Disneyland in California turns 60 this summer, and it’s kicking off festivities with a big party this weekend. Revelers can stay overnight at Disney’s theme parks in California and Florida.
But Disney, the media company, has more than a birthday to celebrate. A couple of weeks ago it reported second quarter profits that beat expectations—led by its theme parks and the film Frozen.
How can a film from two years ago still be a profit maker for the company?
“We’re a company with a very long tail,” explained Disney CFO Jay Rasulo at a media industry conference last week.
That long tail refers to the various merchandising, theme park attractions and other efforts that can generate cash from popular films and Disney characters long after they last appeared on the big screen.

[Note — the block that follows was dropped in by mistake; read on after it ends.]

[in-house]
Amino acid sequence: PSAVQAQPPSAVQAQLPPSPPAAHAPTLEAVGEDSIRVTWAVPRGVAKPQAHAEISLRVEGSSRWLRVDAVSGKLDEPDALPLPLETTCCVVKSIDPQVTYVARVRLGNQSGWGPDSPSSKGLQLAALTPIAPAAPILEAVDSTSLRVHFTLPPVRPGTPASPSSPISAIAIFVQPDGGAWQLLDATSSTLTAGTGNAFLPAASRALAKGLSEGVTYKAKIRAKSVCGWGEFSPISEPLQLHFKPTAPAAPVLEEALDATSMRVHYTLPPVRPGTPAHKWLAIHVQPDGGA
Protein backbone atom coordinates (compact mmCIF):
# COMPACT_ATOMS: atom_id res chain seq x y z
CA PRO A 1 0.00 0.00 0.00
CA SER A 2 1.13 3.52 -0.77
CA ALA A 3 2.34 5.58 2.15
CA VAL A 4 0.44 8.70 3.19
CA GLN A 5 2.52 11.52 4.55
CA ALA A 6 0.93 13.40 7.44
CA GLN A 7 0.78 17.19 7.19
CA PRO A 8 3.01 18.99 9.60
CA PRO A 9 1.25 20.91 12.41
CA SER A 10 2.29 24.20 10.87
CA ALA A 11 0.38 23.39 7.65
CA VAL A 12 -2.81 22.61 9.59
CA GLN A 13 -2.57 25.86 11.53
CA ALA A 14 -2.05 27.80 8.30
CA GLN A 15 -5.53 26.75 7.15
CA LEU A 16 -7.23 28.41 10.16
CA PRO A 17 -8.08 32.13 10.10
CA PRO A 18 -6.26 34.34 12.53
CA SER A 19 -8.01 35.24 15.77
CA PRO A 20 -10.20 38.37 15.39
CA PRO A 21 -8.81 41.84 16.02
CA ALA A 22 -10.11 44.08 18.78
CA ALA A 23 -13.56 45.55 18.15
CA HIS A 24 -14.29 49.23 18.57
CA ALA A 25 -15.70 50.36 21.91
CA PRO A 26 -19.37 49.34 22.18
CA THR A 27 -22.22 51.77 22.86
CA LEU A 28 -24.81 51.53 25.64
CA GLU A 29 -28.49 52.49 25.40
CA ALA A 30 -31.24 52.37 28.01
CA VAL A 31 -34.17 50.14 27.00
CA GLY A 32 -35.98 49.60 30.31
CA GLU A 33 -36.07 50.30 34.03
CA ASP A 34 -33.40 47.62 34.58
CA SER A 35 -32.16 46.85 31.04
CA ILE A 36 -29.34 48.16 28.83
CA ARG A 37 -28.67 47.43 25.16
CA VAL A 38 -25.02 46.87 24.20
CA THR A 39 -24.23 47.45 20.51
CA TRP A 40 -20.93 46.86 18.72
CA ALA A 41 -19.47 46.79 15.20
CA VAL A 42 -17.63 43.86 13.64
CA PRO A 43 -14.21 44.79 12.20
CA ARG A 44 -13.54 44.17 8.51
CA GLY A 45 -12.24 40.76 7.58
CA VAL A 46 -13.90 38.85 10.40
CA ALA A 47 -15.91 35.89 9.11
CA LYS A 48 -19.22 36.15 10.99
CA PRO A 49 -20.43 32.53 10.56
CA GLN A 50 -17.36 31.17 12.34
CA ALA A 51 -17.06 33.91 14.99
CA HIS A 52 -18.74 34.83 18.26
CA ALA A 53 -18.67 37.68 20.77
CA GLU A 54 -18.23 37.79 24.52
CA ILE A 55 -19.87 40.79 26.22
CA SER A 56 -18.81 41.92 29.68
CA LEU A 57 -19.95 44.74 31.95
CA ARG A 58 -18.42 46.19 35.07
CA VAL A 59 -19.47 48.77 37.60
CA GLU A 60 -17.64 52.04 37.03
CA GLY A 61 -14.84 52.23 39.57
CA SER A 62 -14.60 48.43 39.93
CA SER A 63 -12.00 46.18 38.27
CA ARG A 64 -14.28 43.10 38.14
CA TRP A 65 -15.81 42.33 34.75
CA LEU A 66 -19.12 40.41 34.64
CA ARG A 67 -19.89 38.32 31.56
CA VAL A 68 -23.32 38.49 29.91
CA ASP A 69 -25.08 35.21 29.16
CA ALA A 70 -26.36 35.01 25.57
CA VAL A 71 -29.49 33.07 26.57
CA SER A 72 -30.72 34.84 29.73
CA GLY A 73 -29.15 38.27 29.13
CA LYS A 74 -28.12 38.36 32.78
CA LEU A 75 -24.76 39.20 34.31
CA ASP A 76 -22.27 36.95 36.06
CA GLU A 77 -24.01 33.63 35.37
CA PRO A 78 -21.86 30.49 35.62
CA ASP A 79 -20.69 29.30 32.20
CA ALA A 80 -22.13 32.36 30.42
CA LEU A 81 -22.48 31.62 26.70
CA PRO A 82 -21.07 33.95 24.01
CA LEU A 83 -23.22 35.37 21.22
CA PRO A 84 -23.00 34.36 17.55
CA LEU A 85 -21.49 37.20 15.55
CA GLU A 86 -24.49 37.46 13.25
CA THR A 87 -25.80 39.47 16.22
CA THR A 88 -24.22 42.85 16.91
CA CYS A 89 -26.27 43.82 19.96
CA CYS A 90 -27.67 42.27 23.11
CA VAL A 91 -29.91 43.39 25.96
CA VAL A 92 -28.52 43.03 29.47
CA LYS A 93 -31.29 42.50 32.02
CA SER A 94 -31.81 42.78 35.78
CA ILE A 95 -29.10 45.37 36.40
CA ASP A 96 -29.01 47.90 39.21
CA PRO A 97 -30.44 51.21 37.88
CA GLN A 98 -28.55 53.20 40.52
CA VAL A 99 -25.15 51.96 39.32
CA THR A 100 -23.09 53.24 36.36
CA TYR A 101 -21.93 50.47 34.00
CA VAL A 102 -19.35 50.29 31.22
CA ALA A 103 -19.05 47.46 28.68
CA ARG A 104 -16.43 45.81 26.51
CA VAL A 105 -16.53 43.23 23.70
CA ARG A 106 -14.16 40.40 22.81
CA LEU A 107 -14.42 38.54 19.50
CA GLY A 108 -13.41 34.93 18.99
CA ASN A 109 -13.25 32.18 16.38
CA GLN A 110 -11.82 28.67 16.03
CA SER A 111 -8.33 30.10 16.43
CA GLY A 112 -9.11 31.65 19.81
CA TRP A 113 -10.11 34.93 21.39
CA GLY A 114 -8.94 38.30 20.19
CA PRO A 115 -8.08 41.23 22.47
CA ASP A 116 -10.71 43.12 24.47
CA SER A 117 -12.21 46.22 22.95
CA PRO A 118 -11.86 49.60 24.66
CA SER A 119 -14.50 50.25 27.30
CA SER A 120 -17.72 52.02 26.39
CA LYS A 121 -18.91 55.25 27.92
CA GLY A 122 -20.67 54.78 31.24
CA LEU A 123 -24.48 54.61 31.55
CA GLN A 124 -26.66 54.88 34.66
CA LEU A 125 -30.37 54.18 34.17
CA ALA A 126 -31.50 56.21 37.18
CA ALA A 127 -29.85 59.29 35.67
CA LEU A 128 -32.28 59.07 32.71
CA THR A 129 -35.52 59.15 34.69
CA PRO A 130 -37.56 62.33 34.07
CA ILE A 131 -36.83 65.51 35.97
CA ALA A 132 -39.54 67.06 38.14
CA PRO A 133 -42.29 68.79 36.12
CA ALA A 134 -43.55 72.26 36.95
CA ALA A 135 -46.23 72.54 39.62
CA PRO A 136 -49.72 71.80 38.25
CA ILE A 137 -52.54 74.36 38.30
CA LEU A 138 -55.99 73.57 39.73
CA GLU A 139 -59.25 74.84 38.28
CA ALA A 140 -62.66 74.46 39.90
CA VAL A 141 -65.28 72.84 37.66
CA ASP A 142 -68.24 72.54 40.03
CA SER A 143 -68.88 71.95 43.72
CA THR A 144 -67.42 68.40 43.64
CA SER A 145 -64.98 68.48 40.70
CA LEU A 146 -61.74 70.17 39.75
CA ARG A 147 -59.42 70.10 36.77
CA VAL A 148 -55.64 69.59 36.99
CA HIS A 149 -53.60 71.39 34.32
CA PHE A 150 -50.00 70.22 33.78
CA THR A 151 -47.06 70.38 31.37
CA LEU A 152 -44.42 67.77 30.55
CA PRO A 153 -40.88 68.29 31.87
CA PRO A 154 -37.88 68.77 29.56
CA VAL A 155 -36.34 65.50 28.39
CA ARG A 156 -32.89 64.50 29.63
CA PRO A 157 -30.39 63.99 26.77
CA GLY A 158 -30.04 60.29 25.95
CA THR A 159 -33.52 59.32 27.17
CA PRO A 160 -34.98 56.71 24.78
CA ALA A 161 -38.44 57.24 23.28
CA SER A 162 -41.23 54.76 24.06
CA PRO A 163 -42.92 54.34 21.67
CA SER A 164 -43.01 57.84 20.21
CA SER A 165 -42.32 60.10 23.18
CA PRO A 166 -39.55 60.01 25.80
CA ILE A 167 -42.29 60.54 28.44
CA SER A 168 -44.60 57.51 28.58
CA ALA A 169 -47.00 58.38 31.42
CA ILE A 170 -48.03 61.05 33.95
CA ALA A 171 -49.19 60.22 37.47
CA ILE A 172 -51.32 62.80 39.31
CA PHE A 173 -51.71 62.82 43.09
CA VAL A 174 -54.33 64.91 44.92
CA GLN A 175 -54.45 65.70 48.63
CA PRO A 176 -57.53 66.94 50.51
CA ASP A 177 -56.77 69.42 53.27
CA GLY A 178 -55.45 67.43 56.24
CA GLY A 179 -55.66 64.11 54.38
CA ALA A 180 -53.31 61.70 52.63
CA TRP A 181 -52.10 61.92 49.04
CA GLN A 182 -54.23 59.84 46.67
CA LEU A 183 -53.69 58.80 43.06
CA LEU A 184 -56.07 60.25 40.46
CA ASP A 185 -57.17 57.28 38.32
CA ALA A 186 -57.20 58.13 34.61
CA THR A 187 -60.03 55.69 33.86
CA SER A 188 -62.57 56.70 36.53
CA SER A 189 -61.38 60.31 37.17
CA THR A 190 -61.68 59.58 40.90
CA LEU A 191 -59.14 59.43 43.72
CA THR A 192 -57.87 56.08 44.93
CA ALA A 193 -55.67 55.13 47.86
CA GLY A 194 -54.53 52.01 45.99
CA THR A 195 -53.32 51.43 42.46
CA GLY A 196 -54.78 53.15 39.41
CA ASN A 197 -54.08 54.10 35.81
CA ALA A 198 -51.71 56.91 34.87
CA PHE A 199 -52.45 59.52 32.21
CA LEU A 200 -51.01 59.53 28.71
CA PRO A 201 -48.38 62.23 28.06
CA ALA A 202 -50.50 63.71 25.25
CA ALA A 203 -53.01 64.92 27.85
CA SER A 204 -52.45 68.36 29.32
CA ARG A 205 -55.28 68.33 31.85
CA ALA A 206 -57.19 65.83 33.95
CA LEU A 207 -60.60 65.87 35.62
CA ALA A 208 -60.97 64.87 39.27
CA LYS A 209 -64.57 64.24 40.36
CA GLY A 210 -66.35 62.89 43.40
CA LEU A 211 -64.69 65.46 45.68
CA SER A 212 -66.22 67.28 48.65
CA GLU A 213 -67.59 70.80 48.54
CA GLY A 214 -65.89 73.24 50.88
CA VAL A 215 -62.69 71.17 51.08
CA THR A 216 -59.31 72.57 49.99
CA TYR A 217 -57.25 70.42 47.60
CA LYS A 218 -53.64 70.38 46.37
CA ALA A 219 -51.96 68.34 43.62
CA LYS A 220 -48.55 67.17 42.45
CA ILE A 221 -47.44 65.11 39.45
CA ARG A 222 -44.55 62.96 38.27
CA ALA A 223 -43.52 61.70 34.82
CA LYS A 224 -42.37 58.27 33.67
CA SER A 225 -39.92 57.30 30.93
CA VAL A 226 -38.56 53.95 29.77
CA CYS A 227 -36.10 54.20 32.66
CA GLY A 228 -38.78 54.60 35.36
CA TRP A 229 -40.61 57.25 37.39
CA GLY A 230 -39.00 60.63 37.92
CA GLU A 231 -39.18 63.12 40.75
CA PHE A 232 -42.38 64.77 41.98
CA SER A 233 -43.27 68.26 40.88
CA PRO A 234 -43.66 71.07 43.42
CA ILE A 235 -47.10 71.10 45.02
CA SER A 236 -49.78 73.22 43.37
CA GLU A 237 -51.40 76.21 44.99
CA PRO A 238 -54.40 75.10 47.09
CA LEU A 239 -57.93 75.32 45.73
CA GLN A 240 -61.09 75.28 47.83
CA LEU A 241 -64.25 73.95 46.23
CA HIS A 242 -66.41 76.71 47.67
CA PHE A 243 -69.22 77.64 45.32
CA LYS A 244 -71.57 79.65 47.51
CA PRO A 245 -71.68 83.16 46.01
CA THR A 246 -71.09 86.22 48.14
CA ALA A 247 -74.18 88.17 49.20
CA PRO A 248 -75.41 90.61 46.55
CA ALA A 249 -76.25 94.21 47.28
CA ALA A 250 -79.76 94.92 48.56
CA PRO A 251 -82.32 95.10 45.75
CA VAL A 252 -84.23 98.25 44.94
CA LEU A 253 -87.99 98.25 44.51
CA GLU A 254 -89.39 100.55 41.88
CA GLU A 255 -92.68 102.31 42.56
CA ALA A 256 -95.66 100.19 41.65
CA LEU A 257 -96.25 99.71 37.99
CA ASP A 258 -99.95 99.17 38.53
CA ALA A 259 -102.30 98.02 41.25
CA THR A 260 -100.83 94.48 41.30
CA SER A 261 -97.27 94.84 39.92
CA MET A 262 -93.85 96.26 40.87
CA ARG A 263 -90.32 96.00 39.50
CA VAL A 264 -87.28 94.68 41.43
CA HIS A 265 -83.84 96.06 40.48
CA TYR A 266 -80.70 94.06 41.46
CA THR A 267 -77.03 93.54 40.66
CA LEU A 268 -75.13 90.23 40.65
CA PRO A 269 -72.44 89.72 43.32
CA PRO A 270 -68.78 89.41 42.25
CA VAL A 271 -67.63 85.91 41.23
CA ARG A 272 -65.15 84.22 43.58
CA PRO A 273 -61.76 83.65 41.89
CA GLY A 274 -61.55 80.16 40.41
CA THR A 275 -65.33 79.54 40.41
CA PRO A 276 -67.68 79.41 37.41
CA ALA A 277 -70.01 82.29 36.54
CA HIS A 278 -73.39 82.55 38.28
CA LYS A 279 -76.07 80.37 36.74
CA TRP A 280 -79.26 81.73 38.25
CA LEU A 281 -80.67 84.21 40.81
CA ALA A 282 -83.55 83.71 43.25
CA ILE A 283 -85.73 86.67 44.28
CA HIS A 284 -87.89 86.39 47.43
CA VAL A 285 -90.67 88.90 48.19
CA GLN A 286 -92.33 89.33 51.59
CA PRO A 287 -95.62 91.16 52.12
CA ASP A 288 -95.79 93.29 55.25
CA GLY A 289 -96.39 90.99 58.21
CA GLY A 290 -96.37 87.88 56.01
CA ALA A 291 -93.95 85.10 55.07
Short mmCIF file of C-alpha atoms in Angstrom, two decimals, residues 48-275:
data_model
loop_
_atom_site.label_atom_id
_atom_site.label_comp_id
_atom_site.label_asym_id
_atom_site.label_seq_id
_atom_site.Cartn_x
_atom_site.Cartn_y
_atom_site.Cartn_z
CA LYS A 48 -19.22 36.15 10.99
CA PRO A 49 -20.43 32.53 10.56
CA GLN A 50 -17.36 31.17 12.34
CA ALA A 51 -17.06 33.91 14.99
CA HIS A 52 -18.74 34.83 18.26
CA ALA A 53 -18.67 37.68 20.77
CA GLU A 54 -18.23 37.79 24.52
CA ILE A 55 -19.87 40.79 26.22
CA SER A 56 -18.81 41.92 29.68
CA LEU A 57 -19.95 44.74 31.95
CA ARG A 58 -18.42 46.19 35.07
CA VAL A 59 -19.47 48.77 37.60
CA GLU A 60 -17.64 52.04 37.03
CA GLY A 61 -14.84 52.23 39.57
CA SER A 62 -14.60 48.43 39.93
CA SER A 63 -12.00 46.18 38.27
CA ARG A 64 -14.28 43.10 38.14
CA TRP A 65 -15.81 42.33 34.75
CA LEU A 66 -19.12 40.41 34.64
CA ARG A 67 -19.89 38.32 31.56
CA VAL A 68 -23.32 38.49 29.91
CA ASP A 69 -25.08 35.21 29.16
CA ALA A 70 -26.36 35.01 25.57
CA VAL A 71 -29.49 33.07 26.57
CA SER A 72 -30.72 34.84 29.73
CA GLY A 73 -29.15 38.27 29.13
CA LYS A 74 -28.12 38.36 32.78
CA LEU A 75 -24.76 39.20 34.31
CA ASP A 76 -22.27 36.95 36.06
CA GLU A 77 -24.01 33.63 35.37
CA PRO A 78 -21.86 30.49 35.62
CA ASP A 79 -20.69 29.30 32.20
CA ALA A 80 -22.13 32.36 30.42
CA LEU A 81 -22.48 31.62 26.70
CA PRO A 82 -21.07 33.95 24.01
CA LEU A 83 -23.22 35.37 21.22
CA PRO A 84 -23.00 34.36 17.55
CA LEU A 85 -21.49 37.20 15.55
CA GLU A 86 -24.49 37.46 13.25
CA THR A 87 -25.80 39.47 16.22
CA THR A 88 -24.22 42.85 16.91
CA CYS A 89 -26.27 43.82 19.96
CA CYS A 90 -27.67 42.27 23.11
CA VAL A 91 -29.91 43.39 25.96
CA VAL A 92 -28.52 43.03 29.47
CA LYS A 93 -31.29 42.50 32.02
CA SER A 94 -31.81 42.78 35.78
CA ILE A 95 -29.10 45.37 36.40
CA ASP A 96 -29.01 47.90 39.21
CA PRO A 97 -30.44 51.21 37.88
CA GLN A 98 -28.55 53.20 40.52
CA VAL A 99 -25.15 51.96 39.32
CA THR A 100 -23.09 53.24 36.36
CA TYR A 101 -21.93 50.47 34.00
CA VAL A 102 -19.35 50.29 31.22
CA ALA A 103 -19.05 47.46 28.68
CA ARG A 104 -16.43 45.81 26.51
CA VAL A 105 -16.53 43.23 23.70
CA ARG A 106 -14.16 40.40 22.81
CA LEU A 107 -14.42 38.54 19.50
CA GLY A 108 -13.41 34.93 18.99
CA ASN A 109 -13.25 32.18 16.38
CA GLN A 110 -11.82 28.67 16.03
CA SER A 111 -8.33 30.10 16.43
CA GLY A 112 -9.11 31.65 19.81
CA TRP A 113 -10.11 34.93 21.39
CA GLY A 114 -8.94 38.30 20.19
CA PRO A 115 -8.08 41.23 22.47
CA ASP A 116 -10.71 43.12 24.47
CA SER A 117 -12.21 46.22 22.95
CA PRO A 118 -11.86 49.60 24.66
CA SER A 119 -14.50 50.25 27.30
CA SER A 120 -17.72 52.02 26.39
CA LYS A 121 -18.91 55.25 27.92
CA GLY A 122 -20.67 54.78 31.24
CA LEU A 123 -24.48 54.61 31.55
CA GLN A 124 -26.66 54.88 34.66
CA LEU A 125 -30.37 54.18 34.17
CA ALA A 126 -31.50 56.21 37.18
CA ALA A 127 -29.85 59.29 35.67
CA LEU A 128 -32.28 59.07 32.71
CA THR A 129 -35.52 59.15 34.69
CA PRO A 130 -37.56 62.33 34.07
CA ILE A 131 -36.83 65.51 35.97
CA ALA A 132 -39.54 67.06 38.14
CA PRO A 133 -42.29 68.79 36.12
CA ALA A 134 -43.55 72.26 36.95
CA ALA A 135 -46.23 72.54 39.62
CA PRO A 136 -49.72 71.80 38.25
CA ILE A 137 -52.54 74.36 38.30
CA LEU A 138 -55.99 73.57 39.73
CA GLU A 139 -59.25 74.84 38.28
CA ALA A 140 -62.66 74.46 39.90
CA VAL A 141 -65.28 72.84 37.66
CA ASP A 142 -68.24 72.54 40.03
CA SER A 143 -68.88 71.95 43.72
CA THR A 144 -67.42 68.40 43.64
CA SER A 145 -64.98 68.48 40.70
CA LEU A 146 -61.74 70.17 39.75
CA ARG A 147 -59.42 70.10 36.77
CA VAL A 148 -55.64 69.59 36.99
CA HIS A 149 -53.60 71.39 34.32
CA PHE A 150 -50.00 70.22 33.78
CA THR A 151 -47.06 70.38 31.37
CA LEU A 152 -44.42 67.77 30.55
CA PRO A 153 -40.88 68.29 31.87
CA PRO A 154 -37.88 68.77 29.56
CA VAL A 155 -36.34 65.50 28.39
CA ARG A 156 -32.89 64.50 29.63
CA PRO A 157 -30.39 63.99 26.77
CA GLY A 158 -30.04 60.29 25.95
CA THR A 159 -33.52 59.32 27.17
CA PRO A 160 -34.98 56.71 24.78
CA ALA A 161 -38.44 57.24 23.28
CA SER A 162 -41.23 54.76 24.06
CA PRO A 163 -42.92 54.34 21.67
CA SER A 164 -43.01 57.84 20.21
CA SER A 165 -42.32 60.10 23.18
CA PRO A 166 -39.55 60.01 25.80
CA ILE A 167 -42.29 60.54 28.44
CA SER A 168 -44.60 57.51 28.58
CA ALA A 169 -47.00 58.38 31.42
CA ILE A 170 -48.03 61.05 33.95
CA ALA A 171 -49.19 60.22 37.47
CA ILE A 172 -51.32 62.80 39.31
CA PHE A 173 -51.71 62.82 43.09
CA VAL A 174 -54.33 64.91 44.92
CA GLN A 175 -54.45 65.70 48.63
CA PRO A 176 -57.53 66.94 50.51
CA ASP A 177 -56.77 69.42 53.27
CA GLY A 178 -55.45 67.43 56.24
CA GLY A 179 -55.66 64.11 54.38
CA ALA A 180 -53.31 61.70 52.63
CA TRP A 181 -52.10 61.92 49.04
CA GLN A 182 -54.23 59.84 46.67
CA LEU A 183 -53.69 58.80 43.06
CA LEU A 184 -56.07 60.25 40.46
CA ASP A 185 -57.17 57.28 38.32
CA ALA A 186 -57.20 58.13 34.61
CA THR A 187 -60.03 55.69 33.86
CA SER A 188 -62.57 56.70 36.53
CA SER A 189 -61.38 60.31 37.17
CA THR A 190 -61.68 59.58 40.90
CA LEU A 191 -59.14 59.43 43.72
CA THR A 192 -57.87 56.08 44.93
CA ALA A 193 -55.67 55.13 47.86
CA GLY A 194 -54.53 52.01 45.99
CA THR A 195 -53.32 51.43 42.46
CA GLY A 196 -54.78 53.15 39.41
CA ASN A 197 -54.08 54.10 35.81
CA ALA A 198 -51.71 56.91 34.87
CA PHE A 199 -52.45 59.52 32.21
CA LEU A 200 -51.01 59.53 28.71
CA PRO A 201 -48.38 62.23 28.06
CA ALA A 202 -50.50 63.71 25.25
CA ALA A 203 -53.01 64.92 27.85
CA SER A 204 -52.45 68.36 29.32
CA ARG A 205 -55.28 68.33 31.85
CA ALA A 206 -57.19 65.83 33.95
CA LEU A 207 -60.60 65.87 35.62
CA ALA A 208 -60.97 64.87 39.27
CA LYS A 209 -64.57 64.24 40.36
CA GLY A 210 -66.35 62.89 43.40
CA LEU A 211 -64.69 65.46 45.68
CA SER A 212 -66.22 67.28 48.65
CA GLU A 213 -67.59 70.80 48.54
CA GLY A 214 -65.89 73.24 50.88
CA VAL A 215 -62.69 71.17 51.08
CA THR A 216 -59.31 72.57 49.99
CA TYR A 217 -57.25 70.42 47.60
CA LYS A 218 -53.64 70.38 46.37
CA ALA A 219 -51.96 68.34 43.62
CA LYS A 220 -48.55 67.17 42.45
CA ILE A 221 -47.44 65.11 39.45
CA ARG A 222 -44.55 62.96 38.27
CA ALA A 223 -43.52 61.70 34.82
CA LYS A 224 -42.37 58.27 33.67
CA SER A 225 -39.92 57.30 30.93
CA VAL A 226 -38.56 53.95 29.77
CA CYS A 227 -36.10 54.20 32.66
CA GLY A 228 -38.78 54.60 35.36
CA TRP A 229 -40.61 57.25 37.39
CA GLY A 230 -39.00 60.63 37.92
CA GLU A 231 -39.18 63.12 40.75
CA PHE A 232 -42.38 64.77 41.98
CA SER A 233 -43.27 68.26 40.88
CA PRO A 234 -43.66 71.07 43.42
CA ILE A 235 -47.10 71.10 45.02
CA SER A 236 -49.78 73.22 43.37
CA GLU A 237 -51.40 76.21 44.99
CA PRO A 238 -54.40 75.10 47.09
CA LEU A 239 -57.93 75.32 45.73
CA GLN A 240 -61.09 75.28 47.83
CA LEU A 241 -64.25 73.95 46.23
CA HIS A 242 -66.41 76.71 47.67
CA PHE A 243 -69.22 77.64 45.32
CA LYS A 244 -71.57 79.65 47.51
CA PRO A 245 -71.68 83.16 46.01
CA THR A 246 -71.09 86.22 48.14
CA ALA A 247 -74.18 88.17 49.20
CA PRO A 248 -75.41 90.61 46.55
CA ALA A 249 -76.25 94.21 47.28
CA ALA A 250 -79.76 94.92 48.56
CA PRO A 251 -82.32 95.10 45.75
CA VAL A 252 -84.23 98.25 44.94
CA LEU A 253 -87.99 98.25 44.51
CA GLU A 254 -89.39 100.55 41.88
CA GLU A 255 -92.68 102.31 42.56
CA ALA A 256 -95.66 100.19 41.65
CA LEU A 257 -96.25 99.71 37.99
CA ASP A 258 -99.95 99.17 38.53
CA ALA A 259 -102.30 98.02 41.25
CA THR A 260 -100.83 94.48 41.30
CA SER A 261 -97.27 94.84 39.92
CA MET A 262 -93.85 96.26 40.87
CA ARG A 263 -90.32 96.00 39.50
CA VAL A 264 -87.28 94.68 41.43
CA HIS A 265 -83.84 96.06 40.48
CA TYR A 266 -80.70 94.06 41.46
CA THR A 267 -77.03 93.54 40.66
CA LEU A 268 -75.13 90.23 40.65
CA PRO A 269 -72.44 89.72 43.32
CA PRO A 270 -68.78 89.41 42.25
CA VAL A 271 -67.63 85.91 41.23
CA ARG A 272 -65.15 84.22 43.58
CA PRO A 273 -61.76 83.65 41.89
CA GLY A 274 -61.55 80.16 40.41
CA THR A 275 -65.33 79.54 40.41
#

Disney’s consumer product sales brought in almost a billion dollars last quarter.
“We really look at every aspect of our uniquely linked-together ecosystem,” Rasulo said at the conference.
This is the Disney way of doing things, according to Marty Sklar, a longtime company executive who worked with Walt Disney when the first theme park opened.
“It really goes back to things that Walt did in merchandizing Mickey Mouse … as early as the ’30s,” says Sklar. “So that is a pattern that was long ago established.”
Sklar says even Disneyland attractions like Tomorrowland and Frontierland were prompted from content out of Disney’s studio.
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